Shortly after the episode aired, Butt remembers starting to hear the term being used more regularly. “It was just at a time when we had a big enough audience that it could have made a bit of a cultural impact, and people started using that term because it was used liberally throughout that episode,” he says. “It really became what the episode is about, and it wasn’t long after that I started hearing other people use the phrase and I started hearing it in ads. I was kind of thinking, that’s weird.”

But as Butt noted, the term already existed, having been published in an article in the Washington Post two months earlier by Janelle Diamond, managing editor of Baltimore Magazine. Diamond tells me that she started the Shopper column in the Style section of the Washington Post in 1998, where, “Each week we’d photograph products and I’d write up 150-ish words on whatever subject I’d chosen,” she says. “I guess in August of 2005, I decided to write about how the city empties out each August. I had moved to D.C. when I started my job and had witnessed this firsthand year after year. I wrote: ‘We love August because it seems like everyone is gone. The city empties out. The commute becomes bearable. It’s the perfect time for a ‘staycation,’ to dig in those heels and enjoy the comforts of home: 300-thread-count sheets, stainless outdoor fire pit, well-stocked fridge.’”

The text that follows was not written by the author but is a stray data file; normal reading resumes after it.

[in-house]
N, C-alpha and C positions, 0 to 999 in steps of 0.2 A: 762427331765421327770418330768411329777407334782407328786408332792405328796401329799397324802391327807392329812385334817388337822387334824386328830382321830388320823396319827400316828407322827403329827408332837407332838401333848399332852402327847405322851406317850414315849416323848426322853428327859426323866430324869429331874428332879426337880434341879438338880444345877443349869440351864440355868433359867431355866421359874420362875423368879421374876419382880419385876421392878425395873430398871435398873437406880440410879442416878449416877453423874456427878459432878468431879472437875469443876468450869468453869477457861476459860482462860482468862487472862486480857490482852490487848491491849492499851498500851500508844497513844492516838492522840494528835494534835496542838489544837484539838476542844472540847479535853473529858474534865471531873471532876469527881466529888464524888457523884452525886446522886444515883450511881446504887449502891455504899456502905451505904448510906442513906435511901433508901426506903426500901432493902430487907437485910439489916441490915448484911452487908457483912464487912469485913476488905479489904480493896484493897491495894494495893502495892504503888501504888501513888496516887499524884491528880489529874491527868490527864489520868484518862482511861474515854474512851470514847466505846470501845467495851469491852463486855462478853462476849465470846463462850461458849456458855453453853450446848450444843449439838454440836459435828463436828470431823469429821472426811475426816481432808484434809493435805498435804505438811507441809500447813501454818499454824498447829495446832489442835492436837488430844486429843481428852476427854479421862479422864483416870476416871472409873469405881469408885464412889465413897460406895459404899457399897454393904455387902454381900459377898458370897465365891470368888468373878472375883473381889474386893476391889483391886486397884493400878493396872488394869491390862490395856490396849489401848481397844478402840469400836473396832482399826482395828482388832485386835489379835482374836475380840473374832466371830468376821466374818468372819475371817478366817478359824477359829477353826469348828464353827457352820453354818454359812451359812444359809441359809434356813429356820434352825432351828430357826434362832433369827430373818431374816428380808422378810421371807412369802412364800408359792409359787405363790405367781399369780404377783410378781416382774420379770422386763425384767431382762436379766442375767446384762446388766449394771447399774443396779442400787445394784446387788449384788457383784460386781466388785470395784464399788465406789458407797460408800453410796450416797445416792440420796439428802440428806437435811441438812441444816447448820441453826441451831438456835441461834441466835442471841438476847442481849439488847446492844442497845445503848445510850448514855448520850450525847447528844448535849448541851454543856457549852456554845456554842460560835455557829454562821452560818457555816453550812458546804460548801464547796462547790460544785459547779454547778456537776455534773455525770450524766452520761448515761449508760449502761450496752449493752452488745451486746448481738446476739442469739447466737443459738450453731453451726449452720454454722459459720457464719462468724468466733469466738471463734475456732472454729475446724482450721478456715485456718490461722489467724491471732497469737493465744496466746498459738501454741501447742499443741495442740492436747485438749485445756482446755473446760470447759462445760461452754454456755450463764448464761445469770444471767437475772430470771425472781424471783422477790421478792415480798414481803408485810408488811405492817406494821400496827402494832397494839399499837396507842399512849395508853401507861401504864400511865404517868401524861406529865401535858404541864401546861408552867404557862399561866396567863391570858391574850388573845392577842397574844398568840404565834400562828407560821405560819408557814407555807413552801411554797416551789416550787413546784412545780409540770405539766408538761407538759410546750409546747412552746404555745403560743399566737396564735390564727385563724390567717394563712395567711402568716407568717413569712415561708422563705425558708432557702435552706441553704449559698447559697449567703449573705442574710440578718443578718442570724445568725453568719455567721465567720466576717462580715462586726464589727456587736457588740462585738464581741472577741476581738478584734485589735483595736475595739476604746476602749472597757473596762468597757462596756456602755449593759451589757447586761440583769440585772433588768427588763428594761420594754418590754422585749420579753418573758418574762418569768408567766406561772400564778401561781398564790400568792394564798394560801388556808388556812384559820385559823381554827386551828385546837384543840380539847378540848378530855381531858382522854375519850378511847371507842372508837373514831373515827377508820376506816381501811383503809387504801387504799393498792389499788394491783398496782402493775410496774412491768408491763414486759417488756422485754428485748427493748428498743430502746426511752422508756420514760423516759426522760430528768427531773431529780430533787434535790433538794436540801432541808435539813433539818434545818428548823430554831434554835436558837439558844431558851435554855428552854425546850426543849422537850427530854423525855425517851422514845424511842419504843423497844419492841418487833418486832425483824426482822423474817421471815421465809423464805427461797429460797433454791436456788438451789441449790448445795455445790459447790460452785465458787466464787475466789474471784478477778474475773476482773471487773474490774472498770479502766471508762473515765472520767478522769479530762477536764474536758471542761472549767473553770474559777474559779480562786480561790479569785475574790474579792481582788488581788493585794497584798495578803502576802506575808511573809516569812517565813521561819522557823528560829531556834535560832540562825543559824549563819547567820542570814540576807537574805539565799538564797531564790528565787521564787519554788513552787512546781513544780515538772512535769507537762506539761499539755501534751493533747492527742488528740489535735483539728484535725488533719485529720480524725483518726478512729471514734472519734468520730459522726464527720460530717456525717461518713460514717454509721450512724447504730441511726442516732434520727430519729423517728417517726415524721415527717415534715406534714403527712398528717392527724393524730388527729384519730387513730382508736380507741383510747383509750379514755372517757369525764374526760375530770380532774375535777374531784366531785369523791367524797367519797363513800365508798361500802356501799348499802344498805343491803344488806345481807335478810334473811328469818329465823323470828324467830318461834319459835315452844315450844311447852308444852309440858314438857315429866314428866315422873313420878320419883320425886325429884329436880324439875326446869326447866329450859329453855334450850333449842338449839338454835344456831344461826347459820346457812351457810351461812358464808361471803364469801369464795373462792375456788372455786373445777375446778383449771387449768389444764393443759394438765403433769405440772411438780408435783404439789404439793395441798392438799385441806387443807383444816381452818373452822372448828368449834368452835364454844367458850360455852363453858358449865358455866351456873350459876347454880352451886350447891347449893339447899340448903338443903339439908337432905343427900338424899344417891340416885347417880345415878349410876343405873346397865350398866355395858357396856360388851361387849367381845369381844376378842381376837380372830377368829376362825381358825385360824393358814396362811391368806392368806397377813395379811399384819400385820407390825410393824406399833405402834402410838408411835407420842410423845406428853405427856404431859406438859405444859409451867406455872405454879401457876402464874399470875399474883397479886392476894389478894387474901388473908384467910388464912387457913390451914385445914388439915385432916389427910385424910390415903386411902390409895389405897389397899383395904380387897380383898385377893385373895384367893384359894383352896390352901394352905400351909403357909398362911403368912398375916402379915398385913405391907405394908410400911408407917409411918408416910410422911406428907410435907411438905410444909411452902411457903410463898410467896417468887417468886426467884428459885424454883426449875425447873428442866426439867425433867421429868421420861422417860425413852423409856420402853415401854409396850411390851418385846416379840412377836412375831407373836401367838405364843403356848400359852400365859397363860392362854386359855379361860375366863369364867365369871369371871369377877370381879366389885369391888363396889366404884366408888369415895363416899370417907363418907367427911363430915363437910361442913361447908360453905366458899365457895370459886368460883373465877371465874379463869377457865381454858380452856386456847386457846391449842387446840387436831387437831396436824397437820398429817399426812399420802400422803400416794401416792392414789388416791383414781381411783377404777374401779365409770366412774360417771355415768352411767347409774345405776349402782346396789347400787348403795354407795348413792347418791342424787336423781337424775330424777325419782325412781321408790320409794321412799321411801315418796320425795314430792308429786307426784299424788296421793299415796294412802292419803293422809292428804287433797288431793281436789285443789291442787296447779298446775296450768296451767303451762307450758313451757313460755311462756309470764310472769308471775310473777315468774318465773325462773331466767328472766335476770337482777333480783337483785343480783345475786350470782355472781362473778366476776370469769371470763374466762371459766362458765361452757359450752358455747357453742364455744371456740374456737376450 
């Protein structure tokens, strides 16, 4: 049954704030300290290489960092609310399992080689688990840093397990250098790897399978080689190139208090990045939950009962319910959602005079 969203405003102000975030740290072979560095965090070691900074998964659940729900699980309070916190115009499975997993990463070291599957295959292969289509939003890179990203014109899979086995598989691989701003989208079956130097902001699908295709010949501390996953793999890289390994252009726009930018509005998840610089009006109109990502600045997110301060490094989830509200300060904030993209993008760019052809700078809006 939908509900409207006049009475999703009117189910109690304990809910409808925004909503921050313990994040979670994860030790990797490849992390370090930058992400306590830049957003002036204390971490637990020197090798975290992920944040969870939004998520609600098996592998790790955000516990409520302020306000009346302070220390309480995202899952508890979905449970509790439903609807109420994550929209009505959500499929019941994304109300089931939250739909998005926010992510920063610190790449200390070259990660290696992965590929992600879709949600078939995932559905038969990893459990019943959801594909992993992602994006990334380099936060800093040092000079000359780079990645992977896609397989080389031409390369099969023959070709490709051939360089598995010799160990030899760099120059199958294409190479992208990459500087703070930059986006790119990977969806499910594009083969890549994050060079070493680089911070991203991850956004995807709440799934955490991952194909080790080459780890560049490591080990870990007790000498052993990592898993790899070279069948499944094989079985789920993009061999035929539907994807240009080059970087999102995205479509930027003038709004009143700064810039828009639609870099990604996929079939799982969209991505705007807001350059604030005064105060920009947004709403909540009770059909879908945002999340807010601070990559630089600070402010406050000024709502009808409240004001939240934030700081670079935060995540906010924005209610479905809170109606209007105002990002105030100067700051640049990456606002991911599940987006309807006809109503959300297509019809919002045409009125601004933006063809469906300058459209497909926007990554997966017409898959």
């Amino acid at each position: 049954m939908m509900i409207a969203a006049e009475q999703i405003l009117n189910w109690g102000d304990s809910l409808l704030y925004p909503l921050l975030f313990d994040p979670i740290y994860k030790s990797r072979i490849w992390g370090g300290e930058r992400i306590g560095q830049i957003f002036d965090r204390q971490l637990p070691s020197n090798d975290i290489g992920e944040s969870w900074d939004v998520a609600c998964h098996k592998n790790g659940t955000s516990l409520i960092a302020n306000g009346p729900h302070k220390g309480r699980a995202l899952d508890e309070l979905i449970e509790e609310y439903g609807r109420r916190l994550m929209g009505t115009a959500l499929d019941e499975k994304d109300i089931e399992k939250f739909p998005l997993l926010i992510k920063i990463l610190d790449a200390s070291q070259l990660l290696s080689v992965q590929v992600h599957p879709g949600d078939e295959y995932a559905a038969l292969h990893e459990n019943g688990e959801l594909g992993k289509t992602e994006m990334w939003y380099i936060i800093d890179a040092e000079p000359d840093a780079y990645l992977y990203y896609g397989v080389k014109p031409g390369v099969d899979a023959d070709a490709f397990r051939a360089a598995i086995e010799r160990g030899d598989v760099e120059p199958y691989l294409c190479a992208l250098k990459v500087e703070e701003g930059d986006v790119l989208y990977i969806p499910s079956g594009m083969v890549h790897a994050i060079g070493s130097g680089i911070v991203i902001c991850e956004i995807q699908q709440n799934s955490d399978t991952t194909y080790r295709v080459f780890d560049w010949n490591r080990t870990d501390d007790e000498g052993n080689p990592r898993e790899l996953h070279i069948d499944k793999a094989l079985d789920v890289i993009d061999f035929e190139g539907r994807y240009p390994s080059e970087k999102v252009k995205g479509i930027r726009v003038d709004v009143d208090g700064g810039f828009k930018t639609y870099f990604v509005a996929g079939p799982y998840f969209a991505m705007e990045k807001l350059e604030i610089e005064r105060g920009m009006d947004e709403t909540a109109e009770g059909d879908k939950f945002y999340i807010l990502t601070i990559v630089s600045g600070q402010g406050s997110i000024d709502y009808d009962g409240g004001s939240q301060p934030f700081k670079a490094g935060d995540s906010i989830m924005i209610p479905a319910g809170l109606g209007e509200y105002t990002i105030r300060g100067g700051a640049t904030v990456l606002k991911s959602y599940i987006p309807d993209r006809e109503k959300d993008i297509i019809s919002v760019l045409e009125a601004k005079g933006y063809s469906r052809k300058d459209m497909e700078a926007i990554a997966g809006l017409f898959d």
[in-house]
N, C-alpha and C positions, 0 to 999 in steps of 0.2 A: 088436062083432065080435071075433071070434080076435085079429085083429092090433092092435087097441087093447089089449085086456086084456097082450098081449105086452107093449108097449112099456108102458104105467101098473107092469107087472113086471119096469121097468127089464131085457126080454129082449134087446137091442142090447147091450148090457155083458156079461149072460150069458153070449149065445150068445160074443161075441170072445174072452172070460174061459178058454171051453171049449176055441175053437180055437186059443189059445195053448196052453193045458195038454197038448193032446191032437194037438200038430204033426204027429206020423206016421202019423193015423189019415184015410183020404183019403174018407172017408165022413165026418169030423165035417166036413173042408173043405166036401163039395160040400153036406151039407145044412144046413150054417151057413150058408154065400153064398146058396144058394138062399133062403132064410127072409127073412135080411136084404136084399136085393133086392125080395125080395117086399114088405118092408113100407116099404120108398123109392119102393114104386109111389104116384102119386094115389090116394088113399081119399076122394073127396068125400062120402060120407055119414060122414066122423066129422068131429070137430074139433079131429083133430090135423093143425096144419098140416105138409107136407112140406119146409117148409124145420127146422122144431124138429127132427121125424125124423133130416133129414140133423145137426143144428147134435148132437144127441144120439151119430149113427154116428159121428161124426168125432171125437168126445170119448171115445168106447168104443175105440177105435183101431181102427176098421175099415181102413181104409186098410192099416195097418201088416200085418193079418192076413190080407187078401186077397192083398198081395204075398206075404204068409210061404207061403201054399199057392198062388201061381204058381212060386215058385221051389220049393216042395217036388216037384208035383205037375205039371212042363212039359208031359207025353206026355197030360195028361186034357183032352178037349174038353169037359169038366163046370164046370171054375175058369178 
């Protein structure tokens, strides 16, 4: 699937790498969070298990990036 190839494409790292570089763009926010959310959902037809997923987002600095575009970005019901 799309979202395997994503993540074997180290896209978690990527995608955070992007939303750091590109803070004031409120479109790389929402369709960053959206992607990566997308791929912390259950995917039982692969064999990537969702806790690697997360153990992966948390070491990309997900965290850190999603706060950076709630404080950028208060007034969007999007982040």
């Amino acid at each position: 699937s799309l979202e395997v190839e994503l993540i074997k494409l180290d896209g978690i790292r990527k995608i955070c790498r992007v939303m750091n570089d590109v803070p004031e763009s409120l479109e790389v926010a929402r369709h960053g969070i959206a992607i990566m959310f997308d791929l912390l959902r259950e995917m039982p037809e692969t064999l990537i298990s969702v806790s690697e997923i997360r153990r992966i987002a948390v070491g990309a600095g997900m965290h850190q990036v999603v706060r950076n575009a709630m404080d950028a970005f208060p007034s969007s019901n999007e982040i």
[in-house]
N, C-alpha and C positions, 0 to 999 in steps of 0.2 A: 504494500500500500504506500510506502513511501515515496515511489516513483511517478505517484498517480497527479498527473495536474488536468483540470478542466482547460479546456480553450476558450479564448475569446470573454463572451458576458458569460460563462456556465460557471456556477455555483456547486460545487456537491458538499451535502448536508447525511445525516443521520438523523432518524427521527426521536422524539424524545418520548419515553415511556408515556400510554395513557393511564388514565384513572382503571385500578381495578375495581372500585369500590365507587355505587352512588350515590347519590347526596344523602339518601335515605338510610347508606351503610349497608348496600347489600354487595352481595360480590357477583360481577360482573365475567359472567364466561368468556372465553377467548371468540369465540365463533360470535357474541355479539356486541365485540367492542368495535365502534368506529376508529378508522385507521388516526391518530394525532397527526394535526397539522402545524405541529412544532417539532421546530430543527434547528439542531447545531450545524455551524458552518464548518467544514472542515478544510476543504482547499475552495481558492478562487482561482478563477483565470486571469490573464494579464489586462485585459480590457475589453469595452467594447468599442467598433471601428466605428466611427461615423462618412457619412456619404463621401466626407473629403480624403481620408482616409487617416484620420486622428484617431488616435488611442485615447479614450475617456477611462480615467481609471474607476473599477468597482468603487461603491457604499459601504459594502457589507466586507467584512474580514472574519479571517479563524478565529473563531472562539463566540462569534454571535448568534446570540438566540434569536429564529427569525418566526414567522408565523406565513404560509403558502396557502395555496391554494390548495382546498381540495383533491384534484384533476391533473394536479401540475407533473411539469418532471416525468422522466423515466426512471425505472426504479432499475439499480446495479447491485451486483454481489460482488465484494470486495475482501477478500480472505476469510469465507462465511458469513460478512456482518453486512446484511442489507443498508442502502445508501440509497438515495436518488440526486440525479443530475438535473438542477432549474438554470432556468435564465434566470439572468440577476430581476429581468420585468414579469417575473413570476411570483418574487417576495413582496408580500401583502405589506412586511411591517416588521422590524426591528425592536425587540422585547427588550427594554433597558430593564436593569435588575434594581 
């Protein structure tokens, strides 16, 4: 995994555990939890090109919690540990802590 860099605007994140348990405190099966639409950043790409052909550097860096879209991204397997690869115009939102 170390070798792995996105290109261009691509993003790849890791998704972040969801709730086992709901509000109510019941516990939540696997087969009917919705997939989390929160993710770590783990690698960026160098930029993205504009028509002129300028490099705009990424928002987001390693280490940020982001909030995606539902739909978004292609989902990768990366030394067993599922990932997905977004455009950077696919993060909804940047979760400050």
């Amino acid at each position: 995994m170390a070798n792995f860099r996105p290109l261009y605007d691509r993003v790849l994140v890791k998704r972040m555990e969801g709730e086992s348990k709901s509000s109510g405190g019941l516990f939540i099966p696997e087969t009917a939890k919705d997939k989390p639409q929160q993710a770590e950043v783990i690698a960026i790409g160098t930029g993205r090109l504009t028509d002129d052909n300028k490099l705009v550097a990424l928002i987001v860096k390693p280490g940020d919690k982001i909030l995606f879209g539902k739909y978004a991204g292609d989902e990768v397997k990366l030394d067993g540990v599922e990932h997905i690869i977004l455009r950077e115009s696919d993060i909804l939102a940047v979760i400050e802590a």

But for the life of her, she can’t remember where the word itself came from. “I quote two people in my article and would have credited them with that word if they’d said it,” she says. “In 2005, I was a poor journalist, a newlywed and a relatively new homeowner in Baltimore (where I still live). I was definitely more apt to stay-in and vacation than head to Martha’s Vineyard.”

It’s possible then, she says, that she came up with the term or heard it in passing. “I will say, writing a pithy 150 words is way harder than any full-length feature I’ve written in the decade-plus since,” she says. “I always took my time to make sure each word carried weight. Perhaps staycation is simply a word that slipped out of my brain, into my story and permanently into the English language.”